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Inclusive Teaching

Enhancing Growth Mindset

What is growth mindset?

According to Carol Dweck, author of Mindset, “Growth Mindset is based on the belief that your basic qualities are things you can cultivate through your efforts, your strategies, and help from others.”  In practice it means that a learner with a growth mindset believes that their knowledge, skills, and dispositions can be developed with appropriate effort and support. Alternatively, a learner with a fixed mindset would think that they are either good at something or not. The following descriptions provide some more details that illustrate the difference between fixed and growth mindsets.

Fixed Mindset leads to a desire to look smart/talented and therefore a tendency to 

  • Avoid challenges
  • Get defensive or give up easily in the face of obstacles
  • See effort as fruitless or worse
  • Ignore useful negative feedback (criticism)
  • Feel threatened by the success of others.

As a result they may plateau early and achieve less than their full potential.

Growth Mindset leads to a desire to learn and therefore a tendency to

  • Embrace challenges
  • Persist in the face of setbacks (obstacles)
  • See effort as the path to mastery
  • Listen to and learn from negative feedback (criticism)
  • Find lessons and inspiration in the success of others.

As a result they tend to reach ever higher levels of achievement.

Why have a growth mindset?

Enhancing growth mindset will help students see the value in their efforts and help them to persist through struggle. Dweck’s research has shown that the actions of instructors have a meaningful impact on student mindset and that the things we do and say can help students enhance their growth mindset or shift them to a more fixed mindset. It is also important to note that instructors with fixed beliefs about intelligence or ability can activate stereotype threat in underrepresented students and have a negative impact on their performance (Canning et. al., 2019).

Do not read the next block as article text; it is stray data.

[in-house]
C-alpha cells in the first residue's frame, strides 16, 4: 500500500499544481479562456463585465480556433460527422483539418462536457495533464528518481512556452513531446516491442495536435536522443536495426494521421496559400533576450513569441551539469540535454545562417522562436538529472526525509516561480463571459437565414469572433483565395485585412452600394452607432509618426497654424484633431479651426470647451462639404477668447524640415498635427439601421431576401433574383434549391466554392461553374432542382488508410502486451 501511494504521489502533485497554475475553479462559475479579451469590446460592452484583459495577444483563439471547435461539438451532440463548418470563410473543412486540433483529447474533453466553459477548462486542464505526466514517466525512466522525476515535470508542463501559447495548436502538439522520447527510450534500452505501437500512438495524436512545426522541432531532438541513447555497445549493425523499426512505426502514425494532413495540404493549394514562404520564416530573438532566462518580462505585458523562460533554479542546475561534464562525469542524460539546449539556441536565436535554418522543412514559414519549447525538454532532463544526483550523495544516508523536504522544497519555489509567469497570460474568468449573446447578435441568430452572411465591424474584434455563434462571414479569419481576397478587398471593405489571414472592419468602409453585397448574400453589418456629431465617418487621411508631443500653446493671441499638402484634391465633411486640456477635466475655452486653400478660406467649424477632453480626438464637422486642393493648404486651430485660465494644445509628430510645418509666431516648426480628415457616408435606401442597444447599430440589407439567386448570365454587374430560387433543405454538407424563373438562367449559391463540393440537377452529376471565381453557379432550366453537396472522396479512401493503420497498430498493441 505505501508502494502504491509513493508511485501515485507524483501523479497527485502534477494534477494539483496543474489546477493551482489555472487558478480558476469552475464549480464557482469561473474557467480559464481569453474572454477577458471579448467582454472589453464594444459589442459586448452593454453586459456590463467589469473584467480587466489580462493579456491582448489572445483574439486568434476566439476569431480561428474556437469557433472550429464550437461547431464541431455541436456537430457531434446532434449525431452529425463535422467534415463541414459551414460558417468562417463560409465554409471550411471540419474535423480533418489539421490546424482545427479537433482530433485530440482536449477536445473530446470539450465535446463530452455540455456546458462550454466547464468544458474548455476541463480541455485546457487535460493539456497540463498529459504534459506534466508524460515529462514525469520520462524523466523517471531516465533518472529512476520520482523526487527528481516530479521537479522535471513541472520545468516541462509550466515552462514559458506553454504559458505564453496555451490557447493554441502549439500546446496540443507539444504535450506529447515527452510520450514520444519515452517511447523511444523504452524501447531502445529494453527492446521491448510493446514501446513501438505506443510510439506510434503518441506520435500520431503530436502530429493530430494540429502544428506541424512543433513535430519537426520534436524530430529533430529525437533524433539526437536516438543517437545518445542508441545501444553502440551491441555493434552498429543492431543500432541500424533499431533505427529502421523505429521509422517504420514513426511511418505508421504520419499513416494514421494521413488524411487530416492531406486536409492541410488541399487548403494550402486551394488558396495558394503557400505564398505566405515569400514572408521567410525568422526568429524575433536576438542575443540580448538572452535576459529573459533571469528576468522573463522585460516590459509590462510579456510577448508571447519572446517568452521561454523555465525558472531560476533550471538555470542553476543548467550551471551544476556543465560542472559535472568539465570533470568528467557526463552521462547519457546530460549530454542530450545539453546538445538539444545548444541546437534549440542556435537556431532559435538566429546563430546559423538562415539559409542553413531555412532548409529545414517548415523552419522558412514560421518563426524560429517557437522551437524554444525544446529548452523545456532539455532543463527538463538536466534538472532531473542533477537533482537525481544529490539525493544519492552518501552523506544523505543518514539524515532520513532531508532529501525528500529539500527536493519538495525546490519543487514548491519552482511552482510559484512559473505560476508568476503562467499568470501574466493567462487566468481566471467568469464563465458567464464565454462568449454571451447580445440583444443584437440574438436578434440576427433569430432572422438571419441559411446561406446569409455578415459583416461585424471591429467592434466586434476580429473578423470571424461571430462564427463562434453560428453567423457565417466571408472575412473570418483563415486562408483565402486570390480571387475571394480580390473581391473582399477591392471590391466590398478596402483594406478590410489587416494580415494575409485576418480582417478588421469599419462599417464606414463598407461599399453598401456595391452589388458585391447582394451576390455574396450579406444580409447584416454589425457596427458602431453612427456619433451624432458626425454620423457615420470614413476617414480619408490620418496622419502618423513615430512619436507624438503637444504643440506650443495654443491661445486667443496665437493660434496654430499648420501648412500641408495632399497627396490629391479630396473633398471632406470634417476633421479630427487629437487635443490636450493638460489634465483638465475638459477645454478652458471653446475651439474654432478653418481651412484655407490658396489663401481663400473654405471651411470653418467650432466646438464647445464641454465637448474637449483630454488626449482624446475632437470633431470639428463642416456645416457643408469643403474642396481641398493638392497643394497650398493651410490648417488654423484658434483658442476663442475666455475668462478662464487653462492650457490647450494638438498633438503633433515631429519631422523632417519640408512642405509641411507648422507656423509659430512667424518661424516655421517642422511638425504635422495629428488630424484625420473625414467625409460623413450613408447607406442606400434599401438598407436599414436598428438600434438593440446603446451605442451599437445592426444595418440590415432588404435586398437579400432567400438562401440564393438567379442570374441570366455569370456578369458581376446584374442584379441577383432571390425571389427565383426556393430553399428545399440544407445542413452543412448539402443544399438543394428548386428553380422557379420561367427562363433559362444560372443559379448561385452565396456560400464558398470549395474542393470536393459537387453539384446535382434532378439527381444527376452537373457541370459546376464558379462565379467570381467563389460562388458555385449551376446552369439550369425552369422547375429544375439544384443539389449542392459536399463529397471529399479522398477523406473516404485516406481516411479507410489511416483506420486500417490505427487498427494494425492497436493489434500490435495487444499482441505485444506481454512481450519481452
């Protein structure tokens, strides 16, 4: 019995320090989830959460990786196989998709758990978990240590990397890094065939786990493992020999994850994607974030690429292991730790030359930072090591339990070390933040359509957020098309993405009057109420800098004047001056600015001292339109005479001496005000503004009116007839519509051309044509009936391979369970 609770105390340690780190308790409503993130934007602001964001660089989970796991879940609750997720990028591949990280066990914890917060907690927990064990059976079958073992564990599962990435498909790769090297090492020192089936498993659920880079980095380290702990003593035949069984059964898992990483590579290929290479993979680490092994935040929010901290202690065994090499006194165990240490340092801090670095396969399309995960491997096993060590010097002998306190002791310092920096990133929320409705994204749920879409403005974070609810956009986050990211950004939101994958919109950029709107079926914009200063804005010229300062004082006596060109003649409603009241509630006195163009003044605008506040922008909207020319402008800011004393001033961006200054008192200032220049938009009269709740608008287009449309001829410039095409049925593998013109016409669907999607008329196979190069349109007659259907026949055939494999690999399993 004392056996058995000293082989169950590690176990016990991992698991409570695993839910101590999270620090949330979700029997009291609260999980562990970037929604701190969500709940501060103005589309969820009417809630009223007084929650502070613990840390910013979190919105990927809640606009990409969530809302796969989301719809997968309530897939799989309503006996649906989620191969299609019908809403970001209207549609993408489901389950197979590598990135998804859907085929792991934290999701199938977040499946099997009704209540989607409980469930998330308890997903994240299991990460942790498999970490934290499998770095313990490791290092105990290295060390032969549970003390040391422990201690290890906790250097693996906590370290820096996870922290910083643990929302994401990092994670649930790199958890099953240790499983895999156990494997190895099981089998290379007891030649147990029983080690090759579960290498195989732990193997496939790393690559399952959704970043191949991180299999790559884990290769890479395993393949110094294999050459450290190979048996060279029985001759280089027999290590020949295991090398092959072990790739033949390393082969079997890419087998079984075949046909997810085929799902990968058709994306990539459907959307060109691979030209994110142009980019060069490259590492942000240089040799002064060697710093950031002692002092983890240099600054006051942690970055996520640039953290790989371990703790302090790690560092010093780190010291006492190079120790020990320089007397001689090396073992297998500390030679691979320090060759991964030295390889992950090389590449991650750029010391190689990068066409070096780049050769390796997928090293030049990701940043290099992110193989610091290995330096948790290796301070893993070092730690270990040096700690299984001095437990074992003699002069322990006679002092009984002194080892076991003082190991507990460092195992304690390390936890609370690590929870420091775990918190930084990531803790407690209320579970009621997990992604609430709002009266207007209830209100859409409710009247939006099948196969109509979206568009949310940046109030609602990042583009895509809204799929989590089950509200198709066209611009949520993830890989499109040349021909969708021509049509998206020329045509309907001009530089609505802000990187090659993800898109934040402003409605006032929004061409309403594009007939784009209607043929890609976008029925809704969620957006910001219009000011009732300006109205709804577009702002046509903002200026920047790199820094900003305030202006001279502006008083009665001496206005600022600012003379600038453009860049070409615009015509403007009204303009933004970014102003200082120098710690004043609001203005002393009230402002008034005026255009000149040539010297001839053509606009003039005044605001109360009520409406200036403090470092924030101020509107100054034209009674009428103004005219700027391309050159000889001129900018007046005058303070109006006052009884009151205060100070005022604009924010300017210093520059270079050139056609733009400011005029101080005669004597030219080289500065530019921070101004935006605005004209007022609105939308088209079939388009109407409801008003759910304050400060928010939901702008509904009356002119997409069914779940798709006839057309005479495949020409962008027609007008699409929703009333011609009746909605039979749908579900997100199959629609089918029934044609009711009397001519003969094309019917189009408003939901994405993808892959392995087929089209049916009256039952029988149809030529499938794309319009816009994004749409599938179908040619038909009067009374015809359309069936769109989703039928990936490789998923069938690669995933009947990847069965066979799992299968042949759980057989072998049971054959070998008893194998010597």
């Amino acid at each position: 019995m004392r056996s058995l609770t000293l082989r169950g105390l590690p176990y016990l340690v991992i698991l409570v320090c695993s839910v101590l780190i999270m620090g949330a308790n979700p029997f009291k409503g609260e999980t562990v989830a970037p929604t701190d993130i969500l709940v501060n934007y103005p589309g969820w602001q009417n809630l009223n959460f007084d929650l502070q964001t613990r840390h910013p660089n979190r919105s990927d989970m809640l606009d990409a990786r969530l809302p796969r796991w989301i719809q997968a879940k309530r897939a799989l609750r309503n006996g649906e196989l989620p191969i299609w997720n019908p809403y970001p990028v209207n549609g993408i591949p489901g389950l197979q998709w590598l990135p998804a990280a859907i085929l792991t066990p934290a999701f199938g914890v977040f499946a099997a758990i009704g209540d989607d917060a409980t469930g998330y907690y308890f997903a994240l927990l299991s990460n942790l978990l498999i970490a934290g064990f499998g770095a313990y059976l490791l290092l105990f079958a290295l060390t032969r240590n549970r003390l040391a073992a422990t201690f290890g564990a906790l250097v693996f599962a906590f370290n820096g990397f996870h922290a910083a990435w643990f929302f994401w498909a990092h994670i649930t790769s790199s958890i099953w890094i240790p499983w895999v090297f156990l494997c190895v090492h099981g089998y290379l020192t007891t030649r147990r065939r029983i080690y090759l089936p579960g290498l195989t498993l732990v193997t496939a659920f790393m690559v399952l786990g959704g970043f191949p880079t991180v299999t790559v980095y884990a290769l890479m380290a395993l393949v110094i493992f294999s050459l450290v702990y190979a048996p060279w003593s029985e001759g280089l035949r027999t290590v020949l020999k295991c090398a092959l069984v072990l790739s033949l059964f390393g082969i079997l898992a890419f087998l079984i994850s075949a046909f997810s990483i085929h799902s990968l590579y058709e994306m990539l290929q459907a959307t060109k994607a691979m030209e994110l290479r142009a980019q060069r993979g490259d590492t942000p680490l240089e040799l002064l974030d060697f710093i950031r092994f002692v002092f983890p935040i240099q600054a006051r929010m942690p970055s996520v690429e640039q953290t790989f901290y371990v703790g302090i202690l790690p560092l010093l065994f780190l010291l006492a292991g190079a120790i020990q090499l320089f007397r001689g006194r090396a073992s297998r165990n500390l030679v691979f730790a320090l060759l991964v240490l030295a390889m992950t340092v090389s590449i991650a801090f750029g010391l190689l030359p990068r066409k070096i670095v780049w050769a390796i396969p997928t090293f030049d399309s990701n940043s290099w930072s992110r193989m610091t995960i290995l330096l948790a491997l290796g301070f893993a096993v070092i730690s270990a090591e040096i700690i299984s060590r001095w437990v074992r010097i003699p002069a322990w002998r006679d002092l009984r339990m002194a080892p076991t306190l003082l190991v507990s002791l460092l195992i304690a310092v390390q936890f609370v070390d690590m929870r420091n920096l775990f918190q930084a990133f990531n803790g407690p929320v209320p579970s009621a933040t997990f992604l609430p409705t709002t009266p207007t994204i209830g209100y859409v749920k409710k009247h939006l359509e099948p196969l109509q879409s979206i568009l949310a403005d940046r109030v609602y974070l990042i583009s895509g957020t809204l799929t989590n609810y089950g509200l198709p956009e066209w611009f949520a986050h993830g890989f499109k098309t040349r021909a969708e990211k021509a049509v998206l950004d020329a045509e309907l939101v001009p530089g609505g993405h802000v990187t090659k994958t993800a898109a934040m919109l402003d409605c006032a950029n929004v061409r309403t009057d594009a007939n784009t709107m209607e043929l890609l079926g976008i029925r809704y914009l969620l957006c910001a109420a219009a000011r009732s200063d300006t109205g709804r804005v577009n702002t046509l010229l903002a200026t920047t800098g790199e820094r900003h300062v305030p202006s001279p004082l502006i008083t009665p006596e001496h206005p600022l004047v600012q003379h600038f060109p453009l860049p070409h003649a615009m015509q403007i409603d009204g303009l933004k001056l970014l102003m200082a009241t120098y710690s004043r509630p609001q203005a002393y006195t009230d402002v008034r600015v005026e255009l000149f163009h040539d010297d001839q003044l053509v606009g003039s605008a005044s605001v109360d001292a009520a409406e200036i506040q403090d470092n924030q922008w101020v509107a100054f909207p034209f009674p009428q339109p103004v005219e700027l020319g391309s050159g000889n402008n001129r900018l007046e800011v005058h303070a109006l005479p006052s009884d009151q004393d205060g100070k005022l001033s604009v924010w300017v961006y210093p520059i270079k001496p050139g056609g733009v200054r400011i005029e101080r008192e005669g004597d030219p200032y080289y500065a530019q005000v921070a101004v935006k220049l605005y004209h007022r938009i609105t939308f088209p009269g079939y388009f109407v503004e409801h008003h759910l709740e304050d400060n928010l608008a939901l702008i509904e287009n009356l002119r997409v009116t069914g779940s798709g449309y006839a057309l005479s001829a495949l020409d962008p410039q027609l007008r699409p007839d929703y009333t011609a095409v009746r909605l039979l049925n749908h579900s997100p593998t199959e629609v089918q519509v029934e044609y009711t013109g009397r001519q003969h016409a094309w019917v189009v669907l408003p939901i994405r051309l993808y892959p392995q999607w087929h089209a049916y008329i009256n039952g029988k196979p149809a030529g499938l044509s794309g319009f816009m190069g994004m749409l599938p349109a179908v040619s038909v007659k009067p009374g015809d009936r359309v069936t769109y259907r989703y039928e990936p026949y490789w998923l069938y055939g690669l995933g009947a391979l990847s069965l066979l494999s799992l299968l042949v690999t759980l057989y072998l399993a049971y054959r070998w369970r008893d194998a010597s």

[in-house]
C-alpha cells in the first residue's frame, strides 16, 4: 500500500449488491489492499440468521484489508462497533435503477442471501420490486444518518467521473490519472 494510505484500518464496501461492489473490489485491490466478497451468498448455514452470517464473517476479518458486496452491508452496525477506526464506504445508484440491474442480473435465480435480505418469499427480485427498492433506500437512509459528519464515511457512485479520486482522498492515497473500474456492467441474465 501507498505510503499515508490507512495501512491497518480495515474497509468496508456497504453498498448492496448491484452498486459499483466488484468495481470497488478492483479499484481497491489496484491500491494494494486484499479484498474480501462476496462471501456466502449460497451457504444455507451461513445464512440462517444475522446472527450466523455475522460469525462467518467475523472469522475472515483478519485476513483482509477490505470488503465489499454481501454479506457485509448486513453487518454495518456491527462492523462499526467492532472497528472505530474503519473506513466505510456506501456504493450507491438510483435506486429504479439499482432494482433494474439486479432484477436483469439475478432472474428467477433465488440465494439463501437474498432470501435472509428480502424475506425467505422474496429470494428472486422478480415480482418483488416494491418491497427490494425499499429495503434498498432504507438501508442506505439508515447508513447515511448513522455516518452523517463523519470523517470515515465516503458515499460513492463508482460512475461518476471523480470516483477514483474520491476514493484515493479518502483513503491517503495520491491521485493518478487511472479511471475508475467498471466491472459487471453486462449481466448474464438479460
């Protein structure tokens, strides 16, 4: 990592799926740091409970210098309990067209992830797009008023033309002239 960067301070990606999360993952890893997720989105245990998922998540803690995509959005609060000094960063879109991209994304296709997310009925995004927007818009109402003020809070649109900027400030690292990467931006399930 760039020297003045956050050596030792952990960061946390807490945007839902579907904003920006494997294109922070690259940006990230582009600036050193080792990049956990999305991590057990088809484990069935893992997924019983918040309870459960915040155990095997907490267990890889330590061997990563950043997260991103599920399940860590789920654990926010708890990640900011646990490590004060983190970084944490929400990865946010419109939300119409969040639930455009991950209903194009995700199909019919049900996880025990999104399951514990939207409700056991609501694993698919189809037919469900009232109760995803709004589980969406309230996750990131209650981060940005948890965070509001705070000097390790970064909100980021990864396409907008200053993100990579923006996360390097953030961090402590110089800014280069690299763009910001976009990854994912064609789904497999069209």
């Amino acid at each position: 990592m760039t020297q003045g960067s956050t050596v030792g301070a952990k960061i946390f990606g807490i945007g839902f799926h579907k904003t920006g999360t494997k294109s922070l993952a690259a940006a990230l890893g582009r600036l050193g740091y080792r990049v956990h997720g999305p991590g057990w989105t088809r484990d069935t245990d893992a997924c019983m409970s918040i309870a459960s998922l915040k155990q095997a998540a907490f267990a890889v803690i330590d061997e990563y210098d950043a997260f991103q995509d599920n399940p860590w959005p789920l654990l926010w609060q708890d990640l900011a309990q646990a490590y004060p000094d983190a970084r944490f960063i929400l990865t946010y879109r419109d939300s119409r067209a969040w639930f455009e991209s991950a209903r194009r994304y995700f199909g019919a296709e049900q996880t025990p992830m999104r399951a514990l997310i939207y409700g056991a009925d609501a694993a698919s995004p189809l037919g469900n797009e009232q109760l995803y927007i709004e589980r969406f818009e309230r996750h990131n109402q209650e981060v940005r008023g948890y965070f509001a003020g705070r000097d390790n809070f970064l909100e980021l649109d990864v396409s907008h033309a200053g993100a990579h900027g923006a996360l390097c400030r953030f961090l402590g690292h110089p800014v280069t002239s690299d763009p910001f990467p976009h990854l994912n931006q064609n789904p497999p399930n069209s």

How to have a growth mindset in your course:

Here are a few relatively simple strategies that can enhance your students’ growth mindset.

  • Carefully shift your terminology.
    • When students are struggling to demonstrate the desired knowledge, skill, or disposition use the “yet” when providing feedback. 
      • E.g. “I see that you haven’t mastered the ability to explain [topic or skill] yet; here is some feedback that will help you the next time.
  • Praise wisely.
    • Focus on process, strategies, and perseverance when praising success rather than associating it with an innate ability.
  • Explicitly state and share your belief that all of your students have the capacity to learn, improve, and succeed in your classroom.